The aim of the study was to more fully understand the propagation of a wormhole within a curved space and to investigate wave redirection, tunneling and virtual caustics of the wormhole.
A wormhole is a theoretical structure linking disparate points in spacetime. A wormhole can be thought of as a tunnel with two ends, each at separate points in spacetime – which means different locations or different points of time).
To create the wormholes the researchers used a process called transformation optics, which applies metamaterials (materials engineered to have a property that is not found in naturally occurring materials) in order to produce spatial variations. These variations can direct selected bandwidths of electromagnetic radiation. The function can lead to the development of new composite artificial devices, as might be used in computing.
According to Chris Lee, transformation optics deploys the mathematical similarity between optics and general relativity, turning an optical problem into trajectories through space.
He adds: “Simply bend and stretch space to get your trajectories right. Bending and stretching in space correspond to changes in refractive index in optics. It is a relatively simple matter to return to the real world and… Um, yes, at this point, you run into some problems.”
The existence of wormholes can be demonstrated mathematically but proving this in practice has yet to done. One reason for this is with finding corresponding materials with the right refractive indices. The study with transformation optics was designed to be a step towards finding the right materials for this task.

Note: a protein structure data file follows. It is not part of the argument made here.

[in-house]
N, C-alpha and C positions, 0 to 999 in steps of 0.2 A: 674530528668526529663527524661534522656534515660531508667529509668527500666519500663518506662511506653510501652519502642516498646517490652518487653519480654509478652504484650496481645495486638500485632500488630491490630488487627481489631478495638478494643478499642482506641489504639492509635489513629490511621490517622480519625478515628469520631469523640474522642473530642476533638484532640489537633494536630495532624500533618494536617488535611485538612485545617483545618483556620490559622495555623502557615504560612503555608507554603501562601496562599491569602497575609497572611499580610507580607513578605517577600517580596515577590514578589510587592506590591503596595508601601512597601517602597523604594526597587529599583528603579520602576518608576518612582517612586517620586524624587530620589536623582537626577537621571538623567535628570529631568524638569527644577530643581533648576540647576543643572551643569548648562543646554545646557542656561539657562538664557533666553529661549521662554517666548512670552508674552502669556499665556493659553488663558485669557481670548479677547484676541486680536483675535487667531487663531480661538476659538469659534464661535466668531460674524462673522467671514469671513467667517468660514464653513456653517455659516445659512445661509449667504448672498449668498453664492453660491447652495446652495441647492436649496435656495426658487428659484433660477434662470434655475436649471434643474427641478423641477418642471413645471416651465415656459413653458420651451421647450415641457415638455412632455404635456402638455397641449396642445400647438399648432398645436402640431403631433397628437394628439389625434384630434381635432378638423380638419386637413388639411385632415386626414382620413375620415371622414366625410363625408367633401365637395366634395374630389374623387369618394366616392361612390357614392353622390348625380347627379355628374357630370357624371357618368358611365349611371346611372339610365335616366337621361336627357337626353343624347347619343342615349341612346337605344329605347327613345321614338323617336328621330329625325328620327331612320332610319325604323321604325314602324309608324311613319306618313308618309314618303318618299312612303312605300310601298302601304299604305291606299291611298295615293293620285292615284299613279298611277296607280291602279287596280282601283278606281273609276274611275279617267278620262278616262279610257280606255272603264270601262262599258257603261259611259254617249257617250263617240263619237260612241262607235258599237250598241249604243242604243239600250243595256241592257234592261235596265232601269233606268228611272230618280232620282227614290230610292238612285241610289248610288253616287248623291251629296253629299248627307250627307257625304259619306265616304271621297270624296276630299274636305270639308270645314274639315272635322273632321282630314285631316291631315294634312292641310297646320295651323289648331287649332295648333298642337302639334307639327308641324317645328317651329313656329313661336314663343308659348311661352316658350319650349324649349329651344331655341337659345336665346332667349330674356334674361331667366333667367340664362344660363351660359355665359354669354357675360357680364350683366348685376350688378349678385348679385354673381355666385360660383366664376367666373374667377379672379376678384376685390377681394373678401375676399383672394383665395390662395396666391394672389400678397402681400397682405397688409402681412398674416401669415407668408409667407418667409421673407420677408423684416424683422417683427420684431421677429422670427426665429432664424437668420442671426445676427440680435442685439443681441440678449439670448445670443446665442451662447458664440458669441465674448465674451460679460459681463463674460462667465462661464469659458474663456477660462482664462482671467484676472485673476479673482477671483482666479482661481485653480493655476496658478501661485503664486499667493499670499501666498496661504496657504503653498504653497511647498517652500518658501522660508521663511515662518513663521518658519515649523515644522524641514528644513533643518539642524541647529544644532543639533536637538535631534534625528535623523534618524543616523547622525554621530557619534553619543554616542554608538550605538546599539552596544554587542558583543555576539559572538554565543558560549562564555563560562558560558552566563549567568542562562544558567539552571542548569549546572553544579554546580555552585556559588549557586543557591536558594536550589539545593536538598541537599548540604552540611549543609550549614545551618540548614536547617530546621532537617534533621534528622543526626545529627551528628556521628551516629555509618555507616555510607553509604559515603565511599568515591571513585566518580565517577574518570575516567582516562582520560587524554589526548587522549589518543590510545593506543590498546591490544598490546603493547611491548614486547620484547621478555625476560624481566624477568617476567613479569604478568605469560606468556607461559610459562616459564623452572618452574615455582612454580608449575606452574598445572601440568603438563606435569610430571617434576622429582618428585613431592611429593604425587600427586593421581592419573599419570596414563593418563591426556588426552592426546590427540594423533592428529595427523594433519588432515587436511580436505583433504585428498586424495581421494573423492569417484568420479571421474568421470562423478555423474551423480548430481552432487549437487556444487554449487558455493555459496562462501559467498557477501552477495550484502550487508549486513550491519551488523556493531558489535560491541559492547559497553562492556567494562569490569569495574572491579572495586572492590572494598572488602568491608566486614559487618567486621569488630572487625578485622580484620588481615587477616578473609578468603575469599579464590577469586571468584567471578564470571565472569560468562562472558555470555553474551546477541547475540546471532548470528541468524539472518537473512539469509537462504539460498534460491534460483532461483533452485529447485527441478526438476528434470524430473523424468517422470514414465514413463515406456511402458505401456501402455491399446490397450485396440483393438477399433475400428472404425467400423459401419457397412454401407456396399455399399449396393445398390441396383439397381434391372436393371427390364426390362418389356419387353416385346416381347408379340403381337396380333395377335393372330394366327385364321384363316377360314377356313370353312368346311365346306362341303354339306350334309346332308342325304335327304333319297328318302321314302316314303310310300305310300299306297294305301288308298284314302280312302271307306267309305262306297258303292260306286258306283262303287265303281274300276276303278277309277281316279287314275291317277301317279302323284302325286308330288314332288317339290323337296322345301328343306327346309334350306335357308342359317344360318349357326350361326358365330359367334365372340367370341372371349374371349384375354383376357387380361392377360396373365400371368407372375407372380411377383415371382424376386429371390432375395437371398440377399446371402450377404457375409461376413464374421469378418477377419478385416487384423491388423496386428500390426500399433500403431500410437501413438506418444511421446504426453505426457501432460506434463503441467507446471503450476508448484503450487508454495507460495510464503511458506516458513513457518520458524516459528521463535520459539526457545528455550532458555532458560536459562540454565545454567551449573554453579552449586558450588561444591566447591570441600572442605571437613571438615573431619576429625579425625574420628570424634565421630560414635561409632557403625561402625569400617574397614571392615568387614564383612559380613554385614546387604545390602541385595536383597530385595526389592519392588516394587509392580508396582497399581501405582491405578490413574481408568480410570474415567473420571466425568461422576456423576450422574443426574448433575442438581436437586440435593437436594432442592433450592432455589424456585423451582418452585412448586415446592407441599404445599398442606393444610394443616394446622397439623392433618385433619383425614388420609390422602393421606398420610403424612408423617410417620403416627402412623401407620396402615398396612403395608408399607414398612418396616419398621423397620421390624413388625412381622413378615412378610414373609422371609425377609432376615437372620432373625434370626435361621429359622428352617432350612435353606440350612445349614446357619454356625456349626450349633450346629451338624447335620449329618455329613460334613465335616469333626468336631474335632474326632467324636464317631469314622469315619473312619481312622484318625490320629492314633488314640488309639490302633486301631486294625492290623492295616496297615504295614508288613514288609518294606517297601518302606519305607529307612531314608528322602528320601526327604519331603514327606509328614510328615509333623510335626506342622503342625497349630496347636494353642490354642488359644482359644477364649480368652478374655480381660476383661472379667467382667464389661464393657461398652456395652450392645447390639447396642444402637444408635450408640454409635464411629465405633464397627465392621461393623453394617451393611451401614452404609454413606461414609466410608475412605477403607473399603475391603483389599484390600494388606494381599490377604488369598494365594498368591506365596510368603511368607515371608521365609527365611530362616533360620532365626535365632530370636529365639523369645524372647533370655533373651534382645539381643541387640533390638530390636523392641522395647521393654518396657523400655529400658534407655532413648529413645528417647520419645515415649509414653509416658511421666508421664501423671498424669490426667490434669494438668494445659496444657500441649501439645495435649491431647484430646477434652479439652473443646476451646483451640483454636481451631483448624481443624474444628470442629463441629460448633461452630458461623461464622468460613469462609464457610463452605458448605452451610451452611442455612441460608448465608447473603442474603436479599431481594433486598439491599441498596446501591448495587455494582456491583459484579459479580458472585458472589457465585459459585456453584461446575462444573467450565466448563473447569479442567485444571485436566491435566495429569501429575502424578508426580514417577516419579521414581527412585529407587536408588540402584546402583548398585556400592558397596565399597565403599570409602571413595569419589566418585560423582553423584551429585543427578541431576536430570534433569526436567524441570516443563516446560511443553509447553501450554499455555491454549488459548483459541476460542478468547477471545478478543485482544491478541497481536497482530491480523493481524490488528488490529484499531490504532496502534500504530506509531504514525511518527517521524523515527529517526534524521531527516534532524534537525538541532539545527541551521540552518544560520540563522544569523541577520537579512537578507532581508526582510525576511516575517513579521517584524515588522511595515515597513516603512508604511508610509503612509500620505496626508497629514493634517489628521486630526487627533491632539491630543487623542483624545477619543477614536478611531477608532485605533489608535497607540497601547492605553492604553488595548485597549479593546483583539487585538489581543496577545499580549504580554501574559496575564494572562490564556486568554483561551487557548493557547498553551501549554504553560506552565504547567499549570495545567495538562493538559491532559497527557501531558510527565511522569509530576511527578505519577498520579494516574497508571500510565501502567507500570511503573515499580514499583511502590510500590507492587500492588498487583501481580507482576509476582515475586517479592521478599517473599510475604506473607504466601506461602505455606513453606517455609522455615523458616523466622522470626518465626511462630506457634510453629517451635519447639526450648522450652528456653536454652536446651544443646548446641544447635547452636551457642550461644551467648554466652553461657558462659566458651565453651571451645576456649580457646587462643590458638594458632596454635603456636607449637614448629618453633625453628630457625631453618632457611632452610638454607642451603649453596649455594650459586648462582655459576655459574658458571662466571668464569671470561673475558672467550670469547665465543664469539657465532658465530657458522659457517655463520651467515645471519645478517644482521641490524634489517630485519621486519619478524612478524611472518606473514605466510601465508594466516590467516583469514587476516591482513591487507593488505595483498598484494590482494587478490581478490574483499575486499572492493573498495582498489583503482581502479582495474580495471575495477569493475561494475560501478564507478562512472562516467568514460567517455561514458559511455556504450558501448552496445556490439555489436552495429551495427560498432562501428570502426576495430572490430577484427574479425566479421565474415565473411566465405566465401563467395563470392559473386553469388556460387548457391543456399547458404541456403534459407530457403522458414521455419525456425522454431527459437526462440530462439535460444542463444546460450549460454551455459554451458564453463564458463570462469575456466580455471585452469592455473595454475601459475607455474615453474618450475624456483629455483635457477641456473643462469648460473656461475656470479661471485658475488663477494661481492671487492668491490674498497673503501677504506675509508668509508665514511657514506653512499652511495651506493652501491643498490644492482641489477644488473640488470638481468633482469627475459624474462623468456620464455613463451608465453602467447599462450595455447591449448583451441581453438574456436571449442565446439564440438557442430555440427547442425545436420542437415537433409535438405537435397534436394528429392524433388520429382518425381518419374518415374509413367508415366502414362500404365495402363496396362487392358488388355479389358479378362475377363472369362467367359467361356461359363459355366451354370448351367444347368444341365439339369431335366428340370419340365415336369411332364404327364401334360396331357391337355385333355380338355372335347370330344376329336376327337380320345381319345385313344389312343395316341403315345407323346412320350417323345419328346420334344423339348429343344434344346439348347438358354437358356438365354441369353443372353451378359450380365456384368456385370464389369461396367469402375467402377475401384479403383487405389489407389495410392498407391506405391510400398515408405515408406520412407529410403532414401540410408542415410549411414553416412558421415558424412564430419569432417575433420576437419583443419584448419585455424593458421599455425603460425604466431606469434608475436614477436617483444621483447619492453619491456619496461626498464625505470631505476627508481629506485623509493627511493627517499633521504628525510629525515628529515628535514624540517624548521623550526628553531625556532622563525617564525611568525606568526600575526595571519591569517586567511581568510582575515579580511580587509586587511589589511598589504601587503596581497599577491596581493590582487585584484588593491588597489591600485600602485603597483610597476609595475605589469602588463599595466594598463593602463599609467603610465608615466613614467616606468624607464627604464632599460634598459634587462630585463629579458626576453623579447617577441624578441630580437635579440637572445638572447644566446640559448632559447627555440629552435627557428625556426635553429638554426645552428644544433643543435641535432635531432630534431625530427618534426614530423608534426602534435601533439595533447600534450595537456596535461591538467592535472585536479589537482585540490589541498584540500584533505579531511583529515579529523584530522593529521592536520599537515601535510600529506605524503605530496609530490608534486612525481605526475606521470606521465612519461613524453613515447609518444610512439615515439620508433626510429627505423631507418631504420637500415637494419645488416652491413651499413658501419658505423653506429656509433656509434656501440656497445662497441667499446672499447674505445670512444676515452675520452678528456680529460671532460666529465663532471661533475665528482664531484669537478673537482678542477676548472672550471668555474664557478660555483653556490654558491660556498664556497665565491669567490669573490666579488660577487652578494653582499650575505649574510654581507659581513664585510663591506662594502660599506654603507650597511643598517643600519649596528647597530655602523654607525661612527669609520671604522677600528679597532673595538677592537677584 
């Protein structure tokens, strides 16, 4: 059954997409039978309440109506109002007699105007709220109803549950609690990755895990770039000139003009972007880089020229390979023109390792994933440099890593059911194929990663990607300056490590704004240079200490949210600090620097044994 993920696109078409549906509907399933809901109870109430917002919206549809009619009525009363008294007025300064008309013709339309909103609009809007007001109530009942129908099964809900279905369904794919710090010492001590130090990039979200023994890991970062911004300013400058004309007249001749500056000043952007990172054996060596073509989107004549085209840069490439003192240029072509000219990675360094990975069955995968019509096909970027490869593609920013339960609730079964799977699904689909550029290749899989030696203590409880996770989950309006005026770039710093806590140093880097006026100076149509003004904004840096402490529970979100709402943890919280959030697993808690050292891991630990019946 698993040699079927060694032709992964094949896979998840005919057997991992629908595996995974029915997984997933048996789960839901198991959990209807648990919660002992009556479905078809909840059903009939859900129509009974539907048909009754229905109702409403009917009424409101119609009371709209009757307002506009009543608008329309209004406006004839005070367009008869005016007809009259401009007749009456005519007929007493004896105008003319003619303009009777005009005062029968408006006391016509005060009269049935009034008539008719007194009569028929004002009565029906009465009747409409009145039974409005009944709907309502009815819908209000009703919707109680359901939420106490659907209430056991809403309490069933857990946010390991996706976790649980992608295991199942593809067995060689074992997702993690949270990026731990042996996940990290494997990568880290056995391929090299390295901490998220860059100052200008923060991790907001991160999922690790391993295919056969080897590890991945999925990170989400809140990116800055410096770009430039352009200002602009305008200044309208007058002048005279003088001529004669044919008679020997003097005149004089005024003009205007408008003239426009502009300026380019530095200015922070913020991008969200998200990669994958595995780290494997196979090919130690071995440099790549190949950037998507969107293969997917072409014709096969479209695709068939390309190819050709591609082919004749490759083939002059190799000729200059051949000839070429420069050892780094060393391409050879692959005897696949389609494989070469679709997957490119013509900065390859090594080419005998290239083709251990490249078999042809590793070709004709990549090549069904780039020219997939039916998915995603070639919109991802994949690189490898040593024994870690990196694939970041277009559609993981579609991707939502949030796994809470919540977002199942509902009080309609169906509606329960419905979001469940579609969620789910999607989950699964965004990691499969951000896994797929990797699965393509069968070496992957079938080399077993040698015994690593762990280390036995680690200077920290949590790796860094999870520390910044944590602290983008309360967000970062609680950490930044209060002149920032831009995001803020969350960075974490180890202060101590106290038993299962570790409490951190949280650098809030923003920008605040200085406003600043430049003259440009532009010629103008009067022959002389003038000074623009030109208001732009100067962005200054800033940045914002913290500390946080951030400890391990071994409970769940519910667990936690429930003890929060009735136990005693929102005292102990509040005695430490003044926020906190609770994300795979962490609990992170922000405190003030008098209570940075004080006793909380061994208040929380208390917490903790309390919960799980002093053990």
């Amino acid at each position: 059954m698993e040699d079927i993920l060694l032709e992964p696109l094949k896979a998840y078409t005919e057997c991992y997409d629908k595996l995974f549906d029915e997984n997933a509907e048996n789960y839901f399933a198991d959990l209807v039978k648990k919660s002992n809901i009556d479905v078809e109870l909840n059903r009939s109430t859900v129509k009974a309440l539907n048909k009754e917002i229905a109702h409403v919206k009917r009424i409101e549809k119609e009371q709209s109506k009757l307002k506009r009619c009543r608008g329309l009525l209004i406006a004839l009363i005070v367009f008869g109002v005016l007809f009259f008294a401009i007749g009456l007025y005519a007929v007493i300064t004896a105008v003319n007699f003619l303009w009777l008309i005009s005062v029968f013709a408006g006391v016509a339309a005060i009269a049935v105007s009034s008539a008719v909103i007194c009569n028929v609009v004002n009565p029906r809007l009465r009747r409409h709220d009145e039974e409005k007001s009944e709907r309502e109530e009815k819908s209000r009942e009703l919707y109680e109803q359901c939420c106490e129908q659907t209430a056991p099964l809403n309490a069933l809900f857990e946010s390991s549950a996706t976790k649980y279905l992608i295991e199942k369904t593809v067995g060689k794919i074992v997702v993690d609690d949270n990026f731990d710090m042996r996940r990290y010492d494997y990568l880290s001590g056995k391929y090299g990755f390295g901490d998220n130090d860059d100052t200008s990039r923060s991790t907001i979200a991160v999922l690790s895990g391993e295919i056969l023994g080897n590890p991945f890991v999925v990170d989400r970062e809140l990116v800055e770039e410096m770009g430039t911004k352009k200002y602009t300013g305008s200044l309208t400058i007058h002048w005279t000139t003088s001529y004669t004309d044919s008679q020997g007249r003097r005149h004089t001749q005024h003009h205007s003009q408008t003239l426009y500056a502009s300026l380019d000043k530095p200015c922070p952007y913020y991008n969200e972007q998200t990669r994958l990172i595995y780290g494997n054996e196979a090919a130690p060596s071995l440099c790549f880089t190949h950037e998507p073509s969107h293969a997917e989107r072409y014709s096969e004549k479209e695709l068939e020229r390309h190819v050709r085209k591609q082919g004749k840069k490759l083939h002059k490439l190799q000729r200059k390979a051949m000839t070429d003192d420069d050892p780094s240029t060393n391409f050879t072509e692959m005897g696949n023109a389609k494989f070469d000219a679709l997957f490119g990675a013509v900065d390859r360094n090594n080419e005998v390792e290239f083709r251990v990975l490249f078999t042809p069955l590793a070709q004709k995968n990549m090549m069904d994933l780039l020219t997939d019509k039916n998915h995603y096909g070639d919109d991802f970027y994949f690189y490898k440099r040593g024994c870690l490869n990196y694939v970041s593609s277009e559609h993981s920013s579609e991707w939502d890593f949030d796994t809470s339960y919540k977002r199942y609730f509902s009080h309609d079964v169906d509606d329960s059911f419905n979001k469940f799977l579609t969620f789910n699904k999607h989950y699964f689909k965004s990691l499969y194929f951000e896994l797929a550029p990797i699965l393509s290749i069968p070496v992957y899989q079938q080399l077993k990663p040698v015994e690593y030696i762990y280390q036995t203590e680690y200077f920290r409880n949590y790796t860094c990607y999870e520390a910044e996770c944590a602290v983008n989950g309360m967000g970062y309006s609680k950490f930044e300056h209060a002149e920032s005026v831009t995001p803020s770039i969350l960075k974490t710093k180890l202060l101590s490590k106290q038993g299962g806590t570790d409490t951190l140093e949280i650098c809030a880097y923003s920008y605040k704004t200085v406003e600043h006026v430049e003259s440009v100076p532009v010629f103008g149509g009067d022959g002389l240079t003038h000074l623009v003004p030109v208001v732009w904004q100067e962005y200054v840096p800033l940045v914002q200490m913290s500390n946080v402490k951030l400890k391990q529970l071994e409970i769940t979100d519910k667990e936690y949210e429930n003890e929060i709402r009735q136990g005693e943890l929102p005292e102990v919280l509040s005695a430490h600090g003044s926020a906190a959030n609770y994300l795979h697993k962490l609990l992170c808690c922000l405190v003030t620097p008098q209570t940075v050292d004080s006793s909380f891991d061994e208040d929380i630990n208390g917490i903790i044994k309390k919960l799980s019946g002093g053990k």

This is possible since transformation optics is about the behavior of a wave passing through an optical system. This happens to be similar to the path of an object traveling through curved space. This makes the study of ‘impossible objects’ like wormholes at least theoretically possible. To achieve this with the study, the researchers created a curved two-dimensional surface in a three-dimensional world – for the purpose of the experiment. This helped to make something that is very complicated easier to visualize and to interpret.
The new research has been published in the journal Physical Review Letters. The article is titled “Elastic Waves in Curved Space: Mimicking a Wormhole.”
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